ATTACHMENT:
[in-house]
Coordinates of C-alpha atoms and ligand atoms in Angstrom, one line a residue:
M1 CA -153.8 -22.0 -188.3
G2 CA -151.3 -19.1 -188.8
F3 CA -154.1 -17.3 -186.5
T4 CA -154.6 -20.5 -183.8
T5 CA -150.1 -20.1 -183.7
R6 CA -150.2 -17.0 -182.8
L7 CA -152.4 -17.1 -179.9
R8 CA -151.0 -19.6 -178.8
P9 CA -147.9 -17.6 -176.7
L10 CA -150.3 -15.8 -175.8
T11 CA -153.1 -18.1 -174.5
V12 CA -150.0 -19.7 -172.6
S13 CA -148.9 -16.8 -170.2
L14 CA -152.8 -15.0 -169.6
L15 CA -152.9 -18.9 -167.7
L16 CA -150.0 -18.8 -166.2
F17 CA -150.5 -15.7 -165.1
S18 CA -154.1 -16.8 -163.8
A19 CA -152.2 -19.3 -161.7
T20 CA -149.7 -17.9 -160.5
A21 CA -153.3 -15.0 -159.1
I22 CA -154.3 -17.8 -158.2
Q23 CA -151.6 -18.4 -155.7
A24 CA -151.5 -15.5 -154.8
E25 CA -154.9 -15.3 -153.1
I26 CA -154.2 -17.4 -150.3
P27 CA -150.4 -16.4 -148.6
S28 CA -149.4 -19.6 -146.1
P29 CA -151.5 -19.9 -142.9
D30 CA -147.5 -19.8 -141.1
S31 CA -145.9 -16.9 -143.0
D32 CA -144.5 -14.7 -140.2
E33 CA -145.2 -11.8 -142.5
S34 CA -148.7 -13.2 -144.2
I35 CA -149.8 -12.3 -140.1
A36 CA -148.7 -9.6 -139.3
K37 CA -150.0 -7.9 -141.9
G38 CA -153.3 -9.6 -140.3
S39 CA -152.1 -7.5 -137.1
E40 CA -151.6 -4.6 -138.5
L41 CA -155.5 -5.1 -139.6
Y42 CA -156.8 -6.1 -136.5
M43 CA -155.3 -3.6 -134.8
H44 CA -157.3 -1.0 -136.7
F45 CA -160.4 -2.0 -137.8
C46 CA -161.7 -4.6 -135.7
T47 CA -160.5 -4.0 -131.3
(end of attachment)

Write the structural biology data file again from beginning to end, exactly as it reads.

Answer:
[in-house]
Coordinates of C-alpha atoms and ligand atoms in Angstrom, one line a residue:
M1 CA -153.8 -22.0 -188.3
G2 CA -151.3 -19.1 -188.8
F3 CA -154.1 -17.3 -186.5
T4 CA -154.6 -20.5 -183.8
T5 CA -150.1 -20.1 -183.7
R6 CA -150.2 -17.0 -182.8
L7 CA -152.4 -17.1 -179.9
R8 CA -151.0 -19.6 -178.8
P9 CA -147.9 -17.6 -176.7
L10 CA -150.3 -15.8 -175.8
T11 CA -153.1 -18.1 -174.5
V12 CA -150.0 -19.7 -172.6
S13 CA -148.9 -16.8 -170.2
L14 CA -152.8 -15.0 -169.6
L15 CA -152.9 -18.9 -167.7
L16 CA -150.0 -18.8 -166.2
F17 CA -150.5 -15.7 -165.1
S18 CA -154.1 -16.8 -163.8
A19 CA -152.2 -19.3 -161.7
T20 CA -149.7 -17.9 -160.5
A21 CA -153.3 -15.0 -159.1
I22 CA -154.3 -17.8 -158.2
Q23 CA -151.6 -18.4 -155.7
A24 CA -151.5 -15.5 -154.8
E25 CA -154.9 -15.3 -153.1
I26 CA -154.2 -17.4 -150.3
P27 CA -150.4 -16.4 -148.6
S28 CA -149.4 -19.6 -146.1
P29 CA -151.5 -19.9 -142.9
D30 CA -147.5 -19.8 -141.1
S31 CA -145.9 -16.9 -143.0
D32 CA -144.5 -14.7 -140.2
E33 CA -145.2 -11.8 -142.5
S34 CA -148.7 -13.2 -144.2
I35 CA -149.8 -12.3 -140.1
A36 CA -148.7 -9.6 -139.3
K37 CA -150.0 -7.9 -141.9
G38 CA -153.3 -9.6 -140.3
S39 CA -152.1 -7.5 -137.1
E40 CA -151.6 -4.6 -138.5
L41 CA -155.5 -5.1 -139.6
Y42 CA -156.8 -6.1 -136.5
M43 CA -155.3 -3.6 -134.8
H44 CA -157.3 -1.0 -136.7
F45 CA -160.4 -2.0 -137.8
C46 CA -161.7 -4.6 -135.7
T47 CA -160.5 -4.0 -131.3